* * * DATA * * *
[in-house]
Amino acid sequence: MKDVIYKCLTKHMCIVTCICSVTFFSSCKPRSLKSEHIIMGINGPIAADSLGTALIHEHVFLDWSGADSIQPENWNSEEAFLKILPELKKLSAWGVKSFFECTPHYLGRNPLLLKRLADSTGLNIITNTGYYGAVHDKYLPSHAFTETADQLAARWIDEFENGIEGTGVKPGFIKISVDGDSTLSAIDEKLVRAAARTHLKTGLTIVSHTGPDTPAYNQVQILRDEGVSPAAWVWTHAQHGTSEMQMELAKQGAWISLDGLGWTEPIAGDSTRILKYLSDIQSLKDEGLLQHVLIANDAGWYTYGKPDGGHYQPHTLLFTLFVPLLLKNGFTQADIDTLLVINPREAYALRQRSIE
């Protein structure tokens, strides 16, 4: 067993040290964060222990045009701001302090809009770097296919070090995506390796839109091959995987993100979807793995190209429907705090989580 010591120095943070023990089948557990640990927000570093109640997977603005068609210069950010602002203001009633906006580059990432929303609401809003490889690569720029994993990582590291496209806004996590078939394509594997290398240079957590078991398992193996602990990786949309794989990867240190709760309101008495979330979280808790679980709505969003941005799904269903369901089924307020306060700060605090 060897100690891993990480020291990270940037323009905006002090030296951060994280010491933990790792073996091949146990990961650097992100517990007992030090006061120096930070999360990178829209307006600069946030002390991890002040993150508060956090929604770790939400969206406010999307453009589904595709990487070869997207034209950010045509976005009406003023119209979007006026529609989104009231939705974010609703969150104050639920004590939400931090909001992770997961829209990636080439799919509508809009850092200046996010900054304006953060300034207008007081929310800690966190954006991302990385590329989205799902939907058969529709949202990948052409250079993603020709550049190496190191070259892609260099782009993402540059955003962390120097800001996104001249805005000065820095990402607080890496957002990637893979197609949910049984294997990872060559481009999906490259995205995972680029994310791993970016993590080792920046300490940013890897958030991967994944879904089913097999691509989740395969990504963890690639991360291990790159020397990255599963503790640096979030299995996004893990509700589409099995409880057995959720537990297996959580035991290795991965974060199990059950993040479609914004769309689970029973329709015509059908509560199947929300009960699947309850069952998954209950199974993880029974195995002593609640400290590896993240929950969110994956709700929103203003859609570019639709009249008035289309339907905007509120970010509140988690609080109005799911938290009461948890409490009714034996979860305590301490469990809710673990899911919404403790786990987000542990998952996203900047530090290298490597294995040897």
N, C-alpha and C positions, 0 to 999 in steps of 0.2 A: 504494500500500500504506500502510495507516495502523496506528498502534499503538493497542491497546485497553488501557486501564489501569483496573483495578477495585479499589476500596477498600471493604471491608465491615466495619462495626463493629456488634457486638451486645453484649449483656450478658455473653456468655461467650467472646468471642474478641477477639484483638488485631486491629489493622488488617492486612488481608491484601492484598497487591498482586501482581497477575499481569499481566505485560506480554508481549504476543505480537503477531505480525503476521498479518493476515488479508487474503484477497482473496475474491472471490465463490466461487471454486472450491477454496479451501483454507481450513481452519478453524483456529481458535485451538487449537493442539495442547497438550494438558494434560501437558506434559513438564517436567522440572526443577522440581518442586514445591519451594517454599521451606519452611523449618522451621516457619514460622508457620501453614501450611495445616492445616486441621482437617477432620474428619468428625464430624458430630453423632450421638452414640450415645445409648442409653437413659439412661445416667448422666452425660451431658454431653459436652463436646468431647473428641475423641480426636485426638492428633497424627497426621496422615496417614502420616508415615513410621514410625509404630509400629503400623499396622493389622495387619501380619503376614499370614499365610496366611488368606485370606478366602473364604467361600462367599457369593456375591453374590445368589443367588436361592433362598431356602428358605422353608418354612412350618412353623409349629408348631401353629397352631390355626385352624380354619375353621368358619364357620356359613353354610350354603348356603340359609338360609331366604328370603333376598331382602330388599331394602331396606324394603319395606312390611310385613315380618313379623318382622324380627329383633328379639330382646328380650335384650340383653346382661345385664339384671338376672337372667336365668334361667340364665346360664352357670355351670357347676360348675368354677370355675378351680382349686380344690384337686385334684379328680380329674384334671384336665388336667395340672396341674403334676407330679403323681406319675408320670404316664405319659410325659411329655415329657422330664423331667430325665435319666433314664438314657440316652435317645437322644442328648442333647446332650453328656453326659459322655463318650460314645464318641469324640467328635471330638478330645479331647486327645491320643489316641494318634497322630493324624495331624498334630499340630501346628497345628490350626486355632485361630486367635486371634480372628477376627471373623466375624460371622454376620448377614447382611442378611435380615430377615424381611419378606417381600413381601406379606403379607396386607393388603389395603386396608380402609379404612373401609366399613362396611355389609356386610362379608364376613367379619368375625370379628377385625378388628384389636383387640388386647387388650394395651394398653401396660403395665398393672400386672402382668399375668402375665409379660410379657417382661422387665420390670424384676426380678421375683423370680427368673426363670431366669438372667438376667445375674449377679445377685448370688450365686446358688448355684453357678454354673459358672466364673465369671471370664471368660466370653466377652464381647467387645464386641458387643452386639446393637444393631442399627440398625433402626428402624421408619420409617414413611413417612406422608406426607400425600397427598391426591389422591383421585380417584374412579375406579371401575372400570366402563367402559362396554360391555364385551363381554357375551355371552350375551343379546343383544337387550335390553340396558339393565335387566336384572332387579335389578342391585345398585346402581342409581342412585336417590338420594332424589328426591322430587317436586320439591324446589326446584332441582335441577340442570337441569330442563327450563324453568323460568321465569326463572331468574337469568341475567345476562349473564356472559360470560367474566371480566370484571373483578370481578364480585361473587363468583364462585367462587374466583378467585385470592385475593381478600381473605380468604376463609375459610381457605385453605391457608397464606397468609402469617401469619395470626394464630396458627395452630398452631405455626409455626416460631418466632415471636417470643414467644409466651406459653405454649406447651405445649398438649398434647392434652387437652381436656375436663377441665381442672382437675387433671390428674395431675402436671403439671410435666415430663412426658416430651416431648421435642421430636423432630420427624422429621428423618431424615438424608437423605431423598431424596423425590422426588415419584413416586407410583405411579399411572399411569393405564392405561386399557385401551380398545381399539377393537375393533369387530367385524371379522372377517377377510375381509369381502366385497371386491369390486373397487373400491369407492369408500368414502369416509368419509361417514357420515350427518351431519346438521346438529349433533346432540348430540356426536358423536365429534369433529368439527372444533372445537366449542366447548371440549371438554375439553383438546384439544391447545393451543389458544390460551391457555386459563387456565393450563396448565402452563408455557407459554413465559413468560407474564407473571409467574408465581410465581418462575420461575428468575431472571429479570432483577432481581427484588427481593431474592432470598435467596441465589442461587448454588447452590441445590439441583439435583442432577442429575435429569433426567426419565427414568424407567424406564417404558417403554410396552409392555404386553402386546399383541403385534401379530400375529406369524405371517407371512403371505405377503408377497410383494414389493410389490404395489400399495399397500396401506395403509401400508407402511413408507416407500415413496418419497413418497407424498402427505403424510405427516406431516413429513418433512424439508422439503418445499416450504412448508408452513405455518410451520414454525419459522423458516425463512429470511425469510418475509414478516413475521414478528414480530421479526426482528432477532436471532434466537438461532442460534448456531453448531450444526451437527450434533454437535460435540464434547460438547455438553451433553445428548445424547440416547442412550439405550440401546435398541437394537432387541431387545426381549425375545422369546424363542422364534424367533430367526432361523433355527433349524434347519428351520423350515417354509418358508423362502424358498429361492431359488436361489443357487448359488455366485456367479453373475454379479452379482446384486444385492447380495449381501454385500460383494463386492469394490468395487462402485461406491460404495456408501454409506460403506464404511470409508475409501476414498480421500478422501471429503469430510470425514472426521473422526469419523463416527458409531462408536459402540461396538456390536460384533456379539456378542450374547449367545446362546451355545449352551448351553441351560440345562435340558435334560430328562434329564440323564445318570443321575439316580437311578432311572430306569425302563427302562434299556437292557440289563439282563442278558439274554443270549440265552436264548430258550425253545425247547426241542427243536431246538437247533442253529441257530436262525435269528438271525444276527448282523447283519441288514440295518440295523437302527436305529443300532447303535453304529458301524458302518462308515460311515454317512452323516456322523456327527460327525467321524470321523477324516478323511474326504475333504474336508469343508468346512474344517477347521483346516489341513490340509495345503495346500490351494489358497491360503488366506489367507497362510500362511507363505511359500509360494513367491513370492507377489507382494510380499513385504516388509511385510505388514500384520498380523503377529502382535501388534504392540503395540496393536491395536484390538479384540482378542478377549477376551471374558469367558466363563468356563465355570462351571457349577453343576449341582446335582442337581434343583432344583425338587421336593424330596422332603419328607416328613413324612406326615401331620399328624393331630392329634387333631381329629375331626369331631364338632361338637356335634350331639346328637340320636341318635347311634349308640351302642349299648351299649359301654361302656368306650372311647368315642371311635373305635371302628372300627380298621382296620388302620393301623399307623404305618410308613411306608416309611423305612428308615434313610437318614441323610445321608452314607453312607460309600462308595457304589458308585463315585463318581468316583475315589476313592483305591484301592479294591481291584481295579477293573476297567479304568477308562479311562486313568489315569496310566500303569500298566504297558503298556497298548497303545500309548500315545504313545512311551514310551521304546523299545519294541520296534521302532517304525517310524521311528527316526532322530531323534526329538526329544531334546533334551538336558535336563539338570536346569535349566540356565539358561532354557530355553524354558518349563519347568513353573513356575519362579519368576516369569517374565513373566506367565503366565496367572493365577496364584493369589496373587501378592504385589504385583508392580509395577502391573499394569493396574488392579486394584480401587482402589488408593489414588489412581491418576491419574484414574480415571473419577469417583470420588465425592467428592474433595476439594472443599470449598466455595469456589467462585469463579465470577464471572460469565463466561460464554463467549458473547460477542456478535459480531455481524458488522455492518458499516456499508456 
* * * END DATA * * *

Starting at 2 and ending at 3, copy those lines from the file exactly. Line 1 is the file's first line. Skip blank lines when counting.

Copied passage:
Amino acid sequence: MKDVIYKCLTKHMCIVTCICSVTFFSSCKPRSLKSEHIIMGINGPIAADSLGTALIHEHVFLDWSGADSIQPENWNSEEAFLKILPELKKLSAWGVKSFFECTPHYLGRNPLLLKRLADSTGLNIITNTGYYGAVHDKYLPSHAFTETADQLAARWIDEFENGIEGTGVKPGFIKISVDGDSTLSAIDEKLVRAAARTHLKTGLTIVSHTGPDTPAYNQVQILRDEGVSPAAWVWTHAQHGTSEMQMELAKQGAWISLDGLGWTEPIAGDSTRILKYLSDIQSLKDEGLLQHVLIANDAGWYTYGKPDGGHYQPHTLLFTLFVPLLLKNGFTQADIDTLLVINPREAYALRQRSIE
């Protein structure tokens, strides 16, 4: 067993040290964060222990045009701001302090809009770097296919070090995506390796839109091959995987993100979807793995190209429907705090989580 010591120095943070023990089948557990640990927000570093109640997977603005068609210069950010602002203001009633906006580059990432929303609401809003490889690569720029994993990582590291496209806004996590078939394509594997290398240079957590078991398992193996602990990786949309794989990867240190709760309101008495979330979280808790679980709505969003941005799904269903369901089924307020306060700060605090 060897100690891993990480020291990270940037323009905006002090030296951060994280010491933990790792073996091949146990990961650097992100517990007992030090006061120096930070999360990178829209307006600069946030002390991890002040993150508060956090929604770790939400969206406010999307453009589904595709990487070869997207034209950010045509976005009406003023119209979007006026529609989104009231939705974010609703969150104050639920004590939400931090909001992770997961829209990636080439799919509508809009850092200046996010900054304006953060300034207008007081929310800690966190954006991302990385590329989205799902939907058969529709949202990948052409250079993603020709550049190496190191070259892609260099782009993402540059955003962390120097800001996104001249805005000065820095990402607080890496957002990637893979197609949910049984294997990872060559481009999906490259995205995972680029994310791993970016993590080792920046300490940013890897958030991967994944879904089913097999691509989740395969990504963890690639991360291990790159020397990255599963503790640096979030299995996004893990509700589409099995409880057995959720537990297996959580035991290795991965974060199990059950993040479609914004769309689970029973329709015509059908509560199947929300009960699947309850069952998954209950199974993880029974195995002593609640400290590896993240929950969110994956709700929103203003859609570019639709009249008035289309339907905007509120970010509140988690609080109005799911938290009461948890409490009714034996979860305590301490469990809710673990899911919404403790786990987000542990998952996203900047530090290298490597294995040897």